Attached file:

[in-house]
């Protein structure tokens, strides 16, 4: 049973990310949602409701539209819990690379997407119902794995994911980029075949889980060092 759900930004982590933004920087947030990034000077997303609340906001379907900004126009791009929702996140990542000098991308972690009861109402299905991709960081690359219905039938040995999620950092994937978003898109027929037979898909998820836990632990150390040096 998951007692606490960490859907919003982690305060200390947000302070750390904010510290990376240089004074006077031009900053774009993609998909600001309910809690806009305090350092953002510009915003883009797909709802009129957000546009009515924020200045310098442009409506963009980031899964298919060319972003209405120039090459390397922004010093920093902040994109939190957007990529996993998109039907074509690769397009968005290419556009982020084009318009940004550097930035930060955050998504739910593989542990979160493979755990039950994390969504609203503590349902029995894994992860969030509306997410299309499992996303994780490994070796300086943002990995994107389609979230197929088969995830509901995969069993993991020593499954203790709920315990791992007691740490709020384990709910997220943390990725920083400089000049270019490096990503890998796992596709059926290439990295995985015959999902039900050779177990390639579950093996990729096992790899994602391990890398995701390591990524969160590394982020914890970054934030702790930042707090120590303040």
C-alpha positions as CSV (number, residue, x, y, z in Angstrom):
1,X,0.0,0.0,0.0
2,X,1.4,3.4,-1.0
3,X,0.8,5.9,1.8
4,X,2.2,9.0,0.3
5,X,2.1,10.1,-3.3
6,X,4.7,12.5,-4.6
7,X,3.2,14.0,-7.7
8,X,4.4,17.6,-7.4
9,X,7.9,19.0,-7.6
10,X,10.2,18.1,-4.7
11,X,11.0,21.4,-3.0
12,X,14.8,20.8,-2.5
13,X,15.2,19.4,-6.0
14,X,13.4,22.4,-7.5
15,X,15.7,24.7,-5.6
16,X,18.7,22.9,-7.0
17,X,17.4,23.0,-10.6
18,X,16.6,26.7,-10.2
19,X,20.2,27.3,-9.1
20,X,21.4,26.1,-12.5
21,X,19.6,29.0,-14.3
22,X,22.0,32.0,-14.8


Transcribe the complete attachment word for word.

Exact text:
[in-house]
């Protein structure tokens, strides 16, 4: 049973990310949602409701539209819990690379997407119902794995994911980029075949889980060092 759900930004982590933004920087947030990034000077997303609340906001379907900004126009791009929702996140990542000098991308972690009861109402299905991709960081690359219905039938040995999620950092994937978003898109027929037979898909998820836990632990150390040096 998951007692606490960490859907919003982690305060200390947000302070750390904010510290990376240089004074006077031009900053774009993609998909600001309910809690806009305090350092953002510009915003883009797909709802009129957000546009009515924020200045310098442009409506963009980031899964298919060319972003209405120039090459390397922004010093920093902040994109939190957007990529996993998109039907074509690769397009968005290419556009982020084009318009940004550097930035930060955050998504739910593989542990979160493979755990039950994390969504609203503590349902029995894994992860969030509306997410299309499992996303994780490994070796300086943002990995994107389609979230197929088969995830509901995969069993993991020593499954203790709920315990791992007691740490709020384990709910997220943390990725920083400089000049270019490096990503890998796992596709059926290439990295995985015959999902039900050779177990390639579950093996990729096992790899994602391990890398995701390591990524969160590394982020914890970054934030702790930042707090120590303040």
C-alpha positions as CSV (number, residue, x, y, z in Angstrom):
1,X,0.0,0.0,0.0
2,X,1.4,3.4,-1.0
3,X,0.8,5.9,1.8
4,X,2.2,9.0,0.3
5,X,2.1,10.1,-3.3
6,X,4.7,12.5,-4.6
7,X,3.2,14.0,-7.7
8,X,4.4,17.6,-7.4
9,X,7.9,19.0,-7.6
10,X,10.2,18.1,-4.7
11,X,11.0,21.4,-3.0
12,X,14.8,20.8,-2.5
13,X,15.2,19.4,-6.0
14,X,13.4,22.4,-7.5
15,X,15.7,24.7,-5.6
16,X,18.7,22.9,-7.0
17,X,17.4,23.0,-10.6
18,X,16.6,26.7,-10.2
19,X,20.2,27.3,-9.1
20,X,21.4,26.1,-12.5
21,X,19.6,29.0,-14.3
22,X,22.0,32.0,-14.8